Tuesday, April 17, 2007

Be There Or Be Square

Susan Moraca of Kollage Yarns was our guest speaker at the guild meeting last Thursday. She and her husband drove over from Birmingham and she gave a very interesting talk on yarn, mainly a sales pitch for her products. I'm hearing from some members that they were surprised to get a sales pitch, to which I would say, "what did you think? you invite an entrepreneur to give you a talk on knitting in the south, and then you're surprised when she talks about her business--which is developing lighter knitting options for the south?" Oh, well.

Anyway, I ended up buying wayyyyyy more of her stuff than I had intended, which worked out well since Knitting Emporium, one of my favorite LYSes was selling it. (Go, Wanda!) Kollage Yarns are natural, mostly vegetable and man-made fibers, although some of the bamboo had some merino mixed in. All the yarn was very soft but had nice body. I ended up with 10 skeins of Cornucopia -- guess what that's made of? No, really, guess. Yep, you're right.

But the most interesting things I bought were Susan's square knitting needles, in two sizes (8 and 5). Of course, I had to try them out right away. There's just something about a square knitting needle that doesn't compute--and, by the way, she has square crochet hooks too. Anyway, the "selling" point is that they are "ergonomic."

Now "ergonomic" is one of those buzz words that people love to use but almost no one knows what it means. Actually it relates to the study (nomics) of work (ergo). The science of ergonomics studies how to apply human needs to the design of work to improve it. (Yes, I realize that's an extremely simplistic explanation--sue me!) Anyway, when people call something "ergonomic," they usually mean it makes work better or easier, and an ergonomics program in the workplace (such as the one I'm responsible for) is supposed to improve the way employees work by redesigning their working conditions.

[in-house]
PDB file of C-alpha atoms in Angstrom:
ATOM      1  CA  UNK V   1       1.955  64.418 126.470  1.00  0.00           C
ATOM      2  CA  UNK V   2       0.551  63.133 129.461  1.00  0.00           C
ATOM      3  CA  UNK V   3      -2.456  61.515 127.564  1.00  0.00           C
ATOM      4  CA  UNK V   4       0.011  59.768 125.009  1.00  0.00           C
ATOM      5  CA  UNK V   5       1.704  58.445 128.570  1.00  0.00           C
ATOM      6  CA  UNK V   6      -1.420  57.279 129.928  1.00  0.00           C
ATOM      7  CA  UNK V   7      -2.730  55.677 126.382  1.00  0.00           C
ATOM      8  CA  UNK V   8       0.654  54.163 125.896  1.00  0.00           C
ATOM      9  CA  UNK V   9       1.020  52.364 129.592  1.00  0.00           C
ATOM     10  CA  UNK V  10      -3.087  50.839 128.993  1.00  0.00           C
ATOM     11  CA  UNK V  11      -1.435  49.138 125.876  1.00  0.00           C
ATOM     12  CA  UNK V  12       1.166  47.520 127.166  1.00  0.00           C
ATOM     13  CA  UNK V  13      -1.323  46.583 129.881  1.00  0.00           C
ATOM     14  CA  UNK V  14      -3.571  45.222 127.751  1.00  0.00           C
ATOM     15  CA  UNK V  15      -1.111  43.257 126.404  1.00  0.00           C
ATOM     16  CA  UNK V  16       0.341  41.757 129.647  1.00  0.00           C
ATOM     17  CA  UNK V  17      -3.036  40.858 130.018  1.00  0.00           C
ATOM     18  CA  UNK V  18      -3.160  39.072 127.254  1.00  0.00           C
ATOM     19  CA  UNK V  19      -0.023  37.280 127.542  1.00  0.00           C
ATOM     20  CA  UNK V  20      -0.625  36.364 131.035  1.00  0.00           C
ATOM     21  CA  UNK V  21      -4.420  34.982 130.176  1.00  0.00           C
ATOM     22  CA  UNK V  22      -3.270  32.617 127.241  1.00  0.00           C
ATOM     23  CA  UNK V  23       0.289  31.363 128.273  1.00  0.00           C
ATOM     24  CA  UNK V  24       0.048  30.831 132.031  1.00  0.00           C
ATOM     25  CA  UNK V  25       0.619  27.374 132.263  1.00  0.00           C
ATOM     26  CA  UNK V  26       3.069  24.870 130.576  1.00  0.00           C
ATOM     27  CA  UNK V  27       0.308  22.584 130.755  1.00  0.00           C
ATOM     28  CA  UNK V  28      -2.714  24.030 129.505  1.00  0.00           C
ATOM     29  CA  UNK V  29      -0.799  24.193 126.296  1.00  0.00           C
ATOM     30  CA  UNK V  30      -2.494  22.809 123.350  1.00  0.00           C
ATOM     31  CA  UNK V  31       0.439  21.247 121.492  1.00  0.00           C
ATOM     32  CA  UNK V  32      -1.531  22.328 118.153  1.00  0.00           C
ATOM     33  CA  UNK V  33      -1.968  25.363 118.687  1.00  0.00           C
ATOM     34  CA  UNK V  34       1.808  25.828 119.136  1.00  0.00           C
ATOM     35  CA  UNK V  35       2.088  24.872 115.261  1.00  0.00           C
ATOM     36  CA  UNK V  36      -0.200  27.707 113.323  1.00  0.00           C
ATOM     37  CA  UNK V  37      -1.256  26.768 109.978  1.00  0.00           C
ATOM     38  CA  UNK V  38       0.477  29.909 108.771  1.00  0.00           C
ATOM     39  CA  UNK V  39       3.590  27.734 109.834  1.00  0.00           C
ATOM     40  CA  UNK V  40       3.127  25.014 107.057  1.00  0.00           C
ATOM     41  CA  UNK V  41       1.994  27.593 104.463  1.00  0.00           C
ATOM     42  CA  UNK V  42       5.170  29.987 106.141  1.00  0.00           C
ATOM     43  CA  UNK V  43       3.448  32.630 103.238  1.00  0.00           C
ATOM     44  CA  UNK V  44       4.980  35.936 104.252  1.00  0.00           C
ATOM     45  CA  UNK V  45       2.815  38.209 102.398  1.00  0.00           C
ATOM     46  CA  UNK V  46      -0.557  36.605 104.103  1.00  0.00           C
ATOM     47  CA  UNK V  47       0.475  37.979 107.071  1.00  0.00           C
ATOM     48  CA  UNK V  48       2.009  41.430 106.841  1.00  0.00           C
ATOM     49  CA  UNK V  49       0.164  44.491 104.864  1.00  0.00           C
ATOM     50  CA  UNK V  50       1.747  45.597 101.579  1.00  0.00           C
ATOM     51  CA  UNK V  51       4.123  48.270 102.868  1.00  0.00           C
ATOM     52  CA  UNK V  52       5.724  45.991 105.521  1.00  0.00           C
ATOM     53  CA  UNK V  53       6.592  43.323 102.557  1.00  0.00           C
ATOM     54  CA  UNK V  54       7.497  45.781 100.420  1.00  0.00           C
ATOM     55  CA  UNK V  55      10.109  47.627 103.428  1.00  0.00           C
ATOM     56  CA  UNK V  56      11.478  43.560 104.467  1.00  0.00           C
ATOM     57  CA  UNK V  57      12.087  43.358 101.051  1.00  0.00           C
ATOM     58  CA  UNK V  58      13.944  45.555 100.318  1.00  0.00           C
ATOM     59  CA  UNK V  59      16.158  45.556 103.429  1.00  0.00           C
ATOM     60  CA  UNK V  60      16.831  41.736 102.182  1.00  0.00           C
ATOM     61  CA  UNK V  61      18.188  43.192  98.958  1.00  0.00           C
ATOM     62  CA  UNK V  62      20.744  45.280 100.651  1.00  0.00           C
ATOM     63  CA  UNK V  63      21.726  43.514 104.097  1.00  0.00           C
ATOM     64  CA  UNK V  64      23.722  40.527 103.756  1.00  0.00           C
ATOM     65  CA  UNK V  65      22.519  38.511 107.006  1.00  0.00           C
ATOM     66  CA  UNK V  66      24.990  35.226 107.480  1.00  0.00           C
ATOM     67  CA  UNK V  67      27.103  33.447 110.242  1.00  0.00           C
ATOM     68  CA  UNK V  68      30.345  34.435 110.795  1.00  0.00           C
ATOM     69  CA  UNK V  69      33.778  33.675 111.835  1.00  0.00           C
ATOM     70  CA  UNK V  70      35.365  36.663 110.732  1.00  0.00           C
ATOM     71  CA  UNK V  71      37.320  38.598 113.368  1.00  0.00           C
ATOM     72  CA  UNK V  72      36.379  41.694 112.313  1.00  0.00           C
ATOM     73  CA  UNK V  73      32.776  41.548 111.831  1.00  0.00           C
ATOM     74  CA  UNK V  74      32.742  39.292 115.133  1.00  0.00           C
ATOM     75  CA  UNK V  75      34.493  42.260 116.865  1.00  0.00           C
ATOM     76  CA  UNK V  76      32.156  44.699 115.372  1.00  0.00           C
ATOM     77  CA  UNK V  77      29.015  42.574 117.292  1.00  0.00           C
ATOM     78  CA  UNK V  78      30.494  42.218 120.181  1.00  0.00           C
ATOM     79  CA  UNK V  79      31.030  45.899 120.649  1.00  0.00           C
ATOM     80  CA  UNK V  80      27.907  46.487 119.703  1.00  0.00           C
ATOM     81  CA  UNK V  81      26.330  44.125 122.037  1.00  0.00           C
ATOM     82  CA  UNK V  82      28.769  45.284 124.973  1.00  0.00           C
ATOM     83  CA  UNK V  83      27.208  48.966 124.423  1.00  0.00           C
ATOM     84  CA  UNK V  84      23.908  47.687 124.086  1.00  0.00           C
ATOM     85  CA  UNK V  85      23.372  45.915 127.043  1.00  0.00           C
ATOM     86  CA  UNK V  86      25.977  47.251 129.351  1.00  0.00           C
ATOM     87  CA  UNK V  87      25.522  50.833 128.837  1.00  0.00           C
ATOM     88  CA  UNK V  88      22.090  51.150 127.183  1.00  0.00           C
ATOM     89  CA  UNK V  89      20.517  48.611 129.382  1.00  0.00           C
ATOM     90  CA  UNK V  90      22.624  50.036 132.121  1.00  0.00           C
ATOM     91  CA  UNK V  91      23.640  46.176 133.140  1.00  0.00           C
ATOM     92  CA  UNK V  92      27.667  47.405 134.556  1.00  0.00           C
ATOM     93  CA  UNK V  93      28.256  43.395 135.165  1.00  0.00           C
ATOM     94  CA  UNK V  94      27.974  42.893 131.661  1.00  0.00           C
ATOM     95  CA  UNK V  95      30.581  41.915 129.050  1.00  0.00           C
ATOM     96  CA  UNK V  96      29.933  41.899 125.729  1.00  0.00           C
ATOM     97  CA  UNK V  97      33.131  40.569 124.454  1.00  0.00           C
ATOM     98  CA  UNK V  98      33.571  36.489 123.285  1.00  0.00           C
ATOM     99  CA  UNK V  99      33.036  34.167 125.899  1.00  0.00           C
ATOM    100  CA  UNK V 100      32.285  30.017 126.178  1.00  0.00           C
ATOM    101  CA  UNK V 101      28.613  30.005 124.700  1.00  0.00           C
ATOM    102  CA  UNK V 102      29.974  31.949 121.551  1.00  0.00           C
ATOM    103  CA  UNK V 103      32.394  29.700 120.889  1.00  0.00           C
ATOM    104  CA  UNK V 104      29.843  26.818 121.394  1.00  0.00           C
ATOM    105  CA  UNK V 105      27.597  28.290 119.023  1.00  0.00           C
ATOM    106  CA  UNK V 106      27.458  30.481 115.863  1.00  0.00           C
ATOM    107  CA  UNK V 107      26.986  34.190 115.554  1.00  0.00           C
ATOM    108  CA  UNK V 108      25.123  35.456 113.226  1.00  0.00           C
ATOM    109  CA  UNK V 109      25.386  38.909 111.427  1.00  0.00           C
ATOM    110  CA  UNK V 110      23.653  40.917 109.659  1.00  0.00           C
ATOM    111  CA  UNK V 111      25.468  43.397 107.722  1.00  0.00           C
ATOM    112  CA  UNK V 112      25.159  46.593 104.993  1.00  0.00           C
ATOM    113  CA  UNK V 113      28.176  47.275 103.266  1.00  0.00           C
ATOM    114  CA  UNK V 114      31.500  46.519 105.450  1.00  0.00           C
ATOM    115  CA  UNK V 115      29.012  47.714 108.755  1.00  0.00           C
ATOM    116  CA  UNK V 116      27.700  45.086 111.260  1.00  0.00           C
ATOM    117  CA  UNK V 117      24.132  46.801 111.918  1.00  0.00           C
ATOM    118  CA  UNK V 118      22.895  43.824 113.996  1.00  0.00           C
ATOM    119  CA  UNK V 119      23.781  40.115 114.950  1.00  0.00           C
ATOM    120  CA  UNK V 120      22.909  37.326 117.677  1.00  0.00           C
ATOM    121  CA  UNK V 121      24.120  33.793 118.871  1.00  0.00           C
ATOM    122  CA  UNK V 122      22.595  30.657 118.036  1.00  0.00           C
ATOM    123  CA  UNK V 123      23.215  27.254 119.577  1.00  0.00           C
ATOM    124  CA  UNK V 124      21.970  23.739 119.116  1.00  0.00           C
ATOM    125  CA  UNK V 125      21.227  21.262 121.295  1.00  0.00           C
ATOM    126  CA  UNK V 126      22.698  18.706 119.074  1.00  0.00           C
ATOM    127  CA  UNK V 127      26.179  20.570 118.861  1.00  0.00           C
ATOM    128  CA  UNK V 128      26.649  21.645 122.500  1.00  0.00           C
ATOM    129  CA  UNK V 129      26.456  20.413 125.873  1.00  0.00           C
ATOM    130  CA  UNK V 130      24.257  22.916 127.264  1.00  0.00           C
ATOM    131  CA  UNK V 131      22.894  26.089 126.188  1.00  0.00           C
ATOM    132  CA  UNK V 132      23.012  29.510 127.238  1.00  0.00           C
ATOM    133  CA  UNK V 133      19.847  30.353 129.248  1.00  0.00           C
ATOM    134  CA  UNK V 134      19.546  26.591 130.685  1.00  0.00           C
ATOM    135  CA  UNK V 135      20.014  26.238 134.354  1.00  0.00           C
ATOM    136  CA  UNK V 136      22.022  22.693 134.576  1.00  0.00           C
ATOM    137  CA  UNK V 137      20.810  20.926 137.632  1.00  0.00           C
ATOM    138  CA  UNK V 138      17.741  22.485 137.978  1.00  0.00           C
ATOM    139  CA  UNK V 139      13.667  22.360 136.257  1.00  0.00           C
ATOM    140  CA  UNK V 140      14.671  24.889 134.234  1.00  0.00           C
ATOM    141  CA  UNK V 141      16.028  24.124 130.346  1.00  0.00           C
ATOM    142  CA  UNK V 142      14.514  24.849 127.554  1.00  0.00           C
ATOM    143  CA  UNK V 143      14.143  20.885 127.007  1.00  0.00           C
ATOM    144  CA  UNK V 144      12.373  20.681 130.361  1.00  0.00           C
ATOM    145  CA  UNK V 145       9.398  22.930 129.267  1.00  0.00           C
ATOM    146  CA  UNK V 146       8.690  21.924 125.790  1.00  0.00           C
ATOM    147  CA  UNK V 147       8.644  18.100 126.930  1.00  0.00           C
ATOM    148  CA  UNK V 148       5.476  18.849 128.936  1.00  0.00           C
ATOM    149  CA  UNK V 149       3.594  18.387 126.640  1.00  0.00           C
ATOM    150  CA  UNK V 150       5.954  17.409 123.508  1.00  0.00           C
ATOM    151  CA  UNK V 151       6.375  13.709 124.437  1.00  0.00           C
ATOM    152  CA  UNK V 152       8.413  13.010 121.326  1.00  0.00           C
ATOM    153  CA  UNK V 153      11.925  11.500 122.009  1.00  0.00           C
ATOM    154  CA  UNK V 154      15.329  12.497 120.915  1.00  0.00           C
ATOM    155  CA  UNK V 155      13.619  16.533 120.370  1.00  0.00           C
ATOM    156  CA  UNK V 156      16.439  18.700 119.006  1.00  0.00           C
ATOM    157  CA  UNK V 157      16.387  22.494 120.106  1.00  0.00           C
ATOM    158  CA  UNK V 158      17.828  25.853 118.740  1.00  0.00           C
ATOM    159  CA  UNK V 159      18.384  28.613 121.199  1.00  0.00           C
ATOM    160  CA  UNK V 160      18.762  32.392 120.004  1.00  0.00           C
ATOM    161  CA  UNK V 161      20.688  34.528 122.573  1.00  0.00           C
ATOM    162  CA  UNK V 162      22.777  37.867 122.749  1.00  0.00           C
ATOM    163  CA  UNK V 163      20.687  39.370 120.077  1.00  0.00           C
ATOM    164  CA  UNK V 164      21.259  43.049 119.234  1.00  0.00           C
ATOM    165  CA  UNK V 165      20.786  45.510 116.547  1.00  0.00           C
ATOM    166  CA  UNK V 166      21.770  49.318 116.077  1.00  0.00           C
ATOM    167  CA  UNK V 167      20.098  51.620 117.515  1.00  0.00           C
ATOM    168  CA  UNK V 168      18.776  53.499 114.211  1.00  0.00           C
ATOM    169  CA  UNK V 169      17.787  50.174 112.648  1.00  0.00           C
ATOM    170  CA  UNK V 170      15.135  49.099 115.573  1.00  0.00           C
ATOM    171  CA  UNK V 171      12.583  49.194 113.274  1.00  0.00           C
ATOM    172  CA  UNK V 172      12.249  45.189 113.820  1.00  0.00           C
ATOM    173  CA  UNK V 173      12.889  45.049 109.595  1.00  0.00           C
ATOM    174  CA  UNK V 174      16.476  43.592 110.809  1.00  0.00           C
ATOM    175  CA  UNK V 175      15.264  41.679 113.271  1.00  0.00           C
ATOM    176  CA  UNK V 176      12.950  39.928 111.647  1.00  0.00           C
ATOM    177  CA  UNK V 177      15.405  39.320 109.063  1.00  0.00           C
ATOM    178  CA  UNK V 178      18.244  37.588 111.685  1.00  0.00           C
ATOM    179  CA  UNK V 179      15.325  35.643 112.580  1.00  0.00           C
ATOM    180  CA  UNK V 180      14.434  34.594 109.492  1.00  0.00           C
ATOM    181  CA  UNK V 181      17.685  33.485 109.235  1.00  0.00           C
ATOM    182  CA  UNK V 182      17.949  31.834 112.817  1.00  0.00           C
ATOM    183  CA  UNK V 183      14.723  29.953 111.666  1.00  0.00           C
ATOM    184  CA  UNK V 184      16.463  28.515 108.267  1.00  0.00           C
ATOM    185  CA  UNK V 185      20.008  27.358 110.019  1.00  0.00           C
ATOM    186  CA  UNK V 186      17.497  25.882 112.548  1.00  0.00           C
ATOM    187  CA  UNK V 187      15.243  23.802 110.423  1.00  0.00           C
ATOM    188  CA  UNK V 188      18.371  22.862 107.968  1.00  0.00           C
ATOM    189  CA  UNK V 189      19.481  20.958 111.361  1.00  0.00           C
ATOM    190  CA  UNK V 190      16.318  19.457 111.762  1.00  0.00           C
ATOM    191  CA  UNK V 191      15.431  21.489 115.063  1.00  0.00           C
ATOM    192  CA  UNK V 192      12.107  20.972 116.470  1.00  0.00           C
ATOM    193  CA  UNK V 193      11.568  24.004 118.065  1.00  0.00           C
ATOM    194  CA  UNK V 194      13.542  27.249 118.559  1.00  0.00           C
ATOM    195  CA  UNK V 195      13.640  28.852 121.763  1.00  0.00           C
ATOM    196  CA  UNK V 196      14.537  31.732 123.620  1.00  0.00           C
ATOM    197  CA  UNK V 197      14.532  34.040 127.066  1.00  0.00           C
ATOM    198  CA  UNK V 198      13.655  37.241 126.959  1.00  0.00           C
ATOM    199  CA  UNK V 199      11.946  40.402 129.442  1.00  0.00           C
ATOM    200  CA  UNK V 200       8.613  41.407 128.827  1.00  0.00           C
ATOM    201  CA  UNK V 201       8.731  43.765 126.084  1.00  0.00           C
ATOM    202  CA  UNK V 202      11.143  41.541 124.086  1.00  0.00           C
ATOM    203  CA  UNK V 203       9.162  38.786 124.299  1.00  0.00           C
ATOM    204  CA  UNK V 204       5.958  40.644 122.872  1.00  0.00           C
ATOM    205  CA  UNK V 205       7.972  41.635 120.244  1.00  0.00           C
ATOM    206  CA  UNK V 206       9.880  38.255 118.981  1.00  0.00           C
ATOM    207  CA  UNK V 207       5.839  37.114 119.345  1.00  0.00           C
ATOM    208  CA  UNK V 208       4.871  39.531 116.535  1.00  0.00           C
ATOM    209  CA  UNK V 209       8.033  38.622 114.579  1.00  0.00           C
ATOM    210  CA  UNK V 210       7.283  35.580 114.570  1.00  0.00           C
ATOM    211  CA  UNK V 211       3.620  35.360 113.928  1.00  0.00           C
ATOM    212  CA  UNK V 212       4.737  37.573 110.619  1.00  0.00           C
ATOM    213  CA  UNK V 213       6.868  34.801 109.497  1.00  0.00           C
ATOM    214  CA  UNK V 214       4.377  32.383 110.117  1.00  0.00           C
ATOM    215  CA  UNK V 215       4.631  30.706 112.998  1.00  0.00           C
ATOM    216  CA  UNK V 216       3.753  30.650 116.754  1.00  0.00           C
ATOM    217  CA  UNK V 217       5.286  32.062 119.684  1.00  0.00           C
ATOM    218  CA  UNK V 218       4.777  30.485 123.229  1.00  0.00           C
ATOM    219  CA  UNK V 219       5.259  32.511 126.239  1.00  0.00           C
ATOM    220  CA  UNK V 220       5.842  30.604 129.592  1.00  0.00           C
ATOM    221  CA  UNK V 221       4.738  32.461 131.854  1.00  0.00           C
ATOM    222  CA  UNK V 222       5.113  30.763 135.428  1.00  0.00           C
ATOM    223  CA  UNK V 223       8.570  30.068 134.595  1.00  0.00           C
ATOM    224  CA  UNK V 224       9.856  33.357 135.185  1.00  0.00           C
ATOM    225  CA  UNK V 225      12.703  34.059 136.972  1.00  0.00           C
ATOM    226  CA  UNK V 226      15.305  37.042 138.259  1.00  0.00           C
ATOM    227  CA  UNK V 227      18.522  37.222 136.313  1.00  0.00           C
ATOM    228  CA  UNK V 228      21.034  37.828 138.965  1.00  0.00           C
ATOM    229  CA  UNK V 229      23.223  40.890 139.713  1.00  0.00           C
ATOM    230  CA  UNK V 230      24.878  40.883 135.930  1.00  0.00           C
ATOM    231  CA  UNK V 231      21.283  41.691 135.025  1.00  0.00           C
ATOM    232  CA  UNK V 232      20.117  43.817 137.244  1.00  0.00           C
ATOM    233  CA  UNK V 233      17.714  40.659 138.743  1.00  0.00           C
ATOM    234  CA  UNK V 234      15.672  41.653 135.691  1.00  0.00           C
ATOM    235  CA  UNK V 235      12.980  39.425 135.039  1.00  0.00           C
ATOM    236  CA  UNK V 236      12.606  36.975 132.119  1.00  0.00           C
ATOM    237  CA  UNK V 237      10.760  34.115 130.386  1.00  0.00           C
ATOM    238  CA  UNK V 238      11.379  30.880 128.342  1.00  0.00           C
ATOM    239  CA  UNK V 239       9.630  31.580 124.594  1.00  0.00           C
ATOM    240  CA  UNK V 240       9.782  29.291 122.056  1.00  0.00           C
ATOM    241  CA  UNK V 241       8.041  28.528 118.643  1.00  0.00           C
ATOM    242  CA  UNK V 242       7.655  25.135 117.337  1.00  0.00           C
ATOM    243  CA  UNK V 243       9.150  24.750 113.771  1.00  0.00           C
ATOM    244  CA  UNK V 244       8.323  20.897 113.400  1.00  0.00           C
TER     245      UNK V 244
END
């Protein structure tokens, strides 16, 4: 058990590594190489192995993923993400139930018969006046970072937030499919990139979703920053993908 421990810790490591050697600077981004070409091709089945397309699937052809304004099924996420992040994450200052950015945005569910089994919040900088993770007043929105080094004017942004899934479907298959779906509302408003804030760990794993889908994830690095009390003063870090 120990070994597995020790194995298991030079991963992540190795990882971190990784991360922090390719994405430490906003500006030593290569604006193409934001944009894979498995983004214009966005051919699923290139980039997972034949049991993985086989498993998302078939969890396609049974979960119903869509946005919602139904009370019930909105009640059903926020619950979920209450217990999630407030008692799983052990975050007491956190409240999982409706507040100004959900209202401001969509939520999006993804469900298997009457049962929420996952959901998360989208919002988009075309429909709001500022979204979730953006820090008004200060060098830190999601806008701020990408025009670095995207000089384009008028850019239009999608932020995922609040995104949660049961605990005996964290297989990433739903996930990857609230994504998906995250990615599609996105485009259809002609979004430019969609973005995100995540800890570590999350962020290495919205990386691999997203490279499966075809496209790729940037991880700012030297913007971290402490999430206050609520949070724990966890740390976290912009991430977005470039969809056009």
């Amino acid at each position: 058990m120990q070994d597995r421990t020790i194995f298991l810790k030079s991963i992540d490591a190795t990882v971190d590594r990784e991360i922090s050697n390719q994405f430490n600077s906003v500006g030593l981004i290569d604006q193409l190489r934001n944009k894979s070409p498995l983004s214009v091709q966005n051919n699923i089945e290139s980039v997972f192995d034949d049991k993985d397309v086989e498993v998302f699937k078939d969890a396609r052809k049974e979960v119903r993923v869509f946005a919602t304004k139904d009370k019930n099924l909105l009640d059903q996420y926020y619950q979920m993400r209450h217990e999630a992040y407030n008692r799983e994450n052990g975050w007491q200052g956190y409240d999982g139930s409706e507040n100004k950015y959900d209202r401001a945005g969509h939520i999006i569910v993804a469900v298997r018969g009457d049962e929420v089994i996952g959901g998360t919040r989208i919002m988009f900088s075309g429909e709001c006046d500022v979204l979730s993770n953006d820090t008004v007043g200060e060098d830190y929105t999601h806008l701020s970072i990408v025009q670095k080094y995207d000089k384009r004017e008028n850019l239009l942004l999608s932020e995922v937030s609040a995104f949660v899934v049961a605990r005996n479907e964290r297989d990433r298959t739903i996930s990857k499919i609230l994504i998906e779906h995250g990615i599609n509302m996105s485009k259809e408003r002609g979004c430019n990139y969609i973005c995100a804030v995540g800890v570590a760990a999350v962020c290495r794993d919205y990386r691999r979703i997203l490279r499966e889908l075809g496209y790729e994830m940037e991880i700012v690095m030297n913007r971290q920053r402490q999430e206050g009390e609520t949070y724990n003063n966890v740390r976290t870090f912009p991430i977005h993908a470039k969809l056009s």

All of which is a long way around this: Susan suggested in her talk that square needles could reduce carpal tunnel syndrome and other repetitive motion injuries. A big promise, and one that I probably wouldn't have made (but that's just me). The website says:

"Yes, they really are easier on your hands! Handcrafted to our exacting standards, KollĂ ge's square knitting needles are designed to be ergonomically suited to your hands, decreasing stress and strain for those who love to knit. The needles are handmade in Vietnam from a hardwood called Forest Palm."

So, here's my review after my admittedly amateurish testing process:

First, they feel great. The wood is smooth, with a nice dark walnut color. The point is sharp enough, though I guess I wouldn't want to knit a nupp with it. (Now that I've knit with Addi Lace needles, no nupp will ever be knit with anything else.) The size is burned into the upper end. (This is a pet peeve of mine--just put the size of the needle somewhere on it, for God's sake! Don't make me get out the gauge every time!) Okay, I'm calmer now. So, let's see how it works.

I picked up Branching Out. Yes, the same Branching Out that was a disaster last week and a Finished Object this week. Go figure. But in between those two extremes, there was the knitting part. I've been knitting BO on Clover Takumi bamboo straight needles (size 8, 9" long). And, yes, I know you're not supposed to change needles in the middle of a project. Again, sue me. (Well, actually, don't.)